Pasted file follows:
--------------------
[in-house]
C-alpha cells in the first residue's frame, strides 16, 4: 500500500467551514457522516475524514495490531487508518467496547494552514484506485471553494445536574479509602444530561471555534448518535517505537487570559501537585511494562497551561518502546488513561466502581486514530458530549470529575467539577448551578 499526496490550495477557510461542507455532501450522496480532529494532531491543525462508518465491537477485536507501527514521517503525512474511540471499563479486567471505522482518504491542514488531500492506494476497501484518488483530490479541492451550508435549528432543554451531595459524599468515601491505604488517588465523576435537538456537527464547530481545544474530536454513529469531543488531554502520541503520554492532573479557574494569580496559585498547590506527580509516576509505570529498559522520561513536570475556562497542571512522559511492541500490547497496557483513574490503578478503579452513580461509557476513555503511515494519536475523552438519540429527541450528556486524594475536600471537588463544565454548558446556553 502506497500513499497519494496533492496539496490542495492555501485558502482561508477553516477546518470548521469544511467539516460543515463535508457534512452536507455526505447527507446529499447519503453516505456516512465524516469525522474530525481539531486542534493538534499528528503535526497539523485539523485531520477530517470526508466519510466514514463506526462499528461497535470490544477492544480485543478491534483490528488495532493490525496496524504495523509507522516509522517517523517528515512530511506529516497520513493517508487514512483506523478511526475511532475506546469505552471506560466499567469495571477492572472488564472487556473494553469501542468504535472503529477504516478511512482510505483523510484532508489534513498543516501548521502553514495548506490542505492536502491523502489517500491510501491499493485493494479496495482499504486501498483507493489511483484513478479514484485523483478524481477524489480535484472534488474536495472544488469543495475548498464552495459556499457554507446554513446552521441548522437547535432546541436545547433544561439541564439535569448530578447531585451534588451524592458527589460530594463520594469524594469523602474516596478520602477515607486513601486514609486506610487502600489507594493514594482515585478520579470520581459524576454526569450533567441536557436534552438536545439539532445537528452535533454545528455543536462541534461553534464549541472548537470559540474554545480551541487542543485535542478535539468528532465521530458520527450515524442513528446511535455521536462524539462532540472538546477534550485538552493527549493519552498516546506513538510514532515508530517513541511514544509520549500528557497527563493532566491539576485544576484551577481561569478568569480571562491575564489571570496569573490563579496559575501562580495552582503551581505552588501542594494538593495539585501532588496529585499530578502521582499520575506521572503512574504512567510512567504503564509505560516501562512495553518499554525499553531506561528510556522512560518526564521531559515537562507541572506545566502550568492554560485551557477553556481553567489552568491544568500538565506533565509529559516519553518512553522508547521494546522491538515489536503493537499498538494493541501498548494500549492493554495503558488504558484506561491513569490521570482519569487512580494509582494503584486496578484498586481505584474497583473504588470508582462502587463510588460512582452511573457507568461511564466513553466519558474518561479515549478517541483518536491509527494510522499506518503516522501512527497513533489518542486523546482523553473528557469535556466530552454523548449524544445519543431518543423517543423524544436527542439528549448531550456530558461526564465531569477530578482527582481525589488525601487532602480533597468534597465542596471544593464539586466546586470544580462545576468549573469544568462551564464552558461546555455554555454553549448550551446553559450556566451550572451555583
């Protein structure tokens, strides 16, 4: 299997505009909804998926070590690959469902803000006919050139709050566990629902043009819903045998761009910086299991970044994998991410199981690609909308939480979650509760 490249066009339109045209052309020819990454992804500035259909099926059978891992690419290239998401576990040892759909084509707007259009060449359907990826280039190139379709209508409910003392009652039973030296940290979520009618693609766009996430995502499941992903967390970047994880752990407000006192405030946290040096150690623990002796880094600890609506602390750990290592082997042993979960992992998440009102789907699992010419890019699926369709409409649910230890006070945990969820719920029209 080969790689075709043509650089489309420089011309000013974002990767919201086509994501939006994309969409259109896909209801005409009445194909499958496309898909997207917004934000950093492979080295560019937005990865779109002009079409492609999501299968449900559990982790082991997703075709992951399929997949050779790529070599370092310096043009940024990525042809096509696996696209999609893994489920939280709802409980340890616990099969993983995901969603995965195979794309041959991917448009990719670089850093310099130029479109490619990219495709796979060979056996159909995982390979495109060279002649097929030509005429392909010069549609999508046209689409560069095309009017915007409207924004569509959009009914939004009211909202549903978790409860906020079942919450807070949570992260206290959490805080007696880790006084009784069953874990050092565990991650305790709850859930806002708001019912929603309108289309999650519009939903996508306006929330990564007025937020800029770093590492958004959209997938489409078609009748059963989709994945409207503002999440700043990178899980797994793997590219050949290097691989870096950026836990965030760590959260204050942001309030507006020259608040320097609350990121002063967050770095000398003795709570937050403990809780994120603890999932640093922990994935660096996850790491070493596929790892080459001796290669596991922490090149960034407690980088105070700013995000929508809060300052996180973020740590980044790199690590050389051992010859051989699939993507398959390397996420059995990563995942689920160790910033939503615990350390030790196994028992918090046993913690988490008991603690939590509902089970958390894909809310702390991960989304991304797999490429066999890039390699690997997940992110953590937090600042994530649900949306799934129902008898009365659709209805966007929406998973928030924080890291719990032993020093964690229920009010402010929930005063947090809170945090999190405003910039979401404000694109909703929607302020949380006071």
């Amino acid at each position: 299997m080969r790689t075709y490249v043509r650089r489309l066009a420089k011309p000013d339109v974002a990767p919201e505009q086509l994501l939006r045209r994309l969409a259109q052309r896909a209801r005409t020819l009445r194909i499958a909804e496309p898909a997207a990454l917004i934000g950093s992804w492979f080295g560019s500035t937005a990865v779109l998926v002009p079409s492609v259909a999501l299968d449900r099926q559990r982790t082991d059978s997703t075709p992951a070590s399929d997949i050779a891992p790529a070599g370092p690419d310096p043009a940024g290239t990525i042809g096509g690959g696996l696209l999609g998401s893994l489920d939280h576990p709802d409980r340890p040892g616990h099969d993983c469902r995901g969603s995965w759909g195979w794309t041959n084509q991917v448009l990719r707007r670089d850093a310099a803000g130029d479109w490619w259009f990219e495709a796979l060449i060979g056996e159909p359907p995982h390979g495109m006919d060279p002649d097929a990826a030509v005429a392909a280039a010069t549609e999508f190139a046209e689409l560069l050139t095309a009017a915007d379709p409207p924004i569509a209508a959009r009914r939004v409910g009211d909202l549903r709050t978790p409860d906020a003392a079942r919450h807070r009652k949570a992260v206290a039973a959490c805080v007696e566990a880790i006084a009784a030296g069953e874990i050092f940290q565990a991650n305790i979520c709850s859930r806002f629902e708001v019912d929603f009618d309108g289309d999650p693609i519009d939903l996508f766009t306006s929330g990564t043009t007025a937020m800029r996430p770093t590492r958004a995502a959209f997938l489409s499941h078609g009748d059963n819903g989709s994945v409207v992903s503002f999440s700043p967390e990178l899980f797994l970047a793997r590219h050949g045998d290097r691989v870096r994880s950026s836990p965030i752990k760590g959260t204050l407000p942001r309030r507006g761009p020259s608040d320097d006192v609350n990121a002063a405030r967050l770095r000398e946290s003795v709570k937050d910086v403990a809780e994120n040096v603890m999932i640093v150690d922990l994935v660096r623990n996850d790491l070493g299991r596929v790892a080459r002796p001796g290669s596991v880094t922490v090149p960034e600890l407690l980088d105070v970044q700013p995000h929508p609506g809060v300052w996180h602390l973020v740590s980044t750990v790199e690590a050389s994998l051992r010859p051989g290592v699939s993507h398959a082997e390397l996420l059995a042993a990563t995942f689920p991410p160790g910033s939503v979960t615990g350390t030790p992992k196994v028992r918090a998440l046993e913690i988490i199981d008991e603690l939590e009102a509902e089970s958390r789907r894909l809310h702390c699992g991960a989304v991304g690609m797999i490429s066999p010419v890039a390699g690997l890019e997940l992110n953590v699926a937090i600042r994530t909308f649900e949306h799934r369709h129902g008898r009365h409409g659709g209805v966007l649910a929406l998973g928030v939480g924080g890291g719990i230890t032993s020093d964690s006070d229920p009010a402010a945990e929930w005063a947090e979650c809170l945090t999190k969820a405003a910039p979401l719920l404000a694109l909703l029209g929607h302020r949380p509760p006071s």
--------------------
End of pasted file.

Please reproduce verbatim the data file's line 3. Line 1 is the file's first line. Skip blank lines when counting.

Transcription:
């Protein structure tokens, strides 16, 4: 299997505009909804998926070590690959469902803000006919050139709050566990629902043009819903045998761009910086299991970044994998991410199981690609909308939480979650509760 490249066009339109045209052309020819990454992804500035259909099926059978891992690419290239998401576990040892759909084509707007259009060449359907990826280039190139379709209508409910003392009652039973030296940290979520009618693609766009996430995502499941992903967390970047994880752990407000006192405030946290040096150690623990002796880094600890609506602390750990290592082997042993979960992992998440009102789907699992010419890019699926369709409409649910230890006070945990969820719920029209 080969790689075709043509650089489309420089011309000013974002990767919201086509994501939006994309969409259109896909209801005409009445194909499958496309898909997207917004934000950093492979080295560019937005990865779109002009079409492609999501299968449900559990982790082991997703075709992951399929997949050779790529070599370092310096043009940024990525042809096509696996696209999609893994489920939280709802409980340890616990099969993983995901969603995965195979794309041959991917448009990719670089850093310099130029479109490619990219495709796979060979056996159909995982390979495109060279002649097929030509005429392909010069549609999508046209689409560069095309009017915007409207924004569509959009009914939004009211909202549903978790409860906020079942919450807070949570992260206290959490805080007696880790006084009784069953874990050092565990991650305790709850859930806002708001019912929603309108289309999650519009939903996508306006929330990564007025937020800029770093590492958004959209997938489409078609009748059963989709994945409207503002999440700043990178899980797994793997590219050949290097691989870096950026836990965030760590959260204050942001309030507006020259608040320097609350990121002063967050770095000398003795709570937050403990809780994120603890999932640093922990994935660096996850790491070493596929790892080459001796290669596991922490090149960034407690980088105070700013995000929508809060300052996180973020740590980044790199690590050389051992010859051989699939993507398959390397996420059995990563995942689920160790910033939503615990350390030790196994028992918090046993913690988490008991603690939590509902089970958390894909809310702390991960989304991304797999490429066999890039390699690997997940992110953590937090600042994530649900949306799934129902008898009365659709209805966007929406998973928030924080890291719990032993020093964690229920009010402010929930005063947090809170945090999190405003910039979401404000694109909703929607302020949380006071």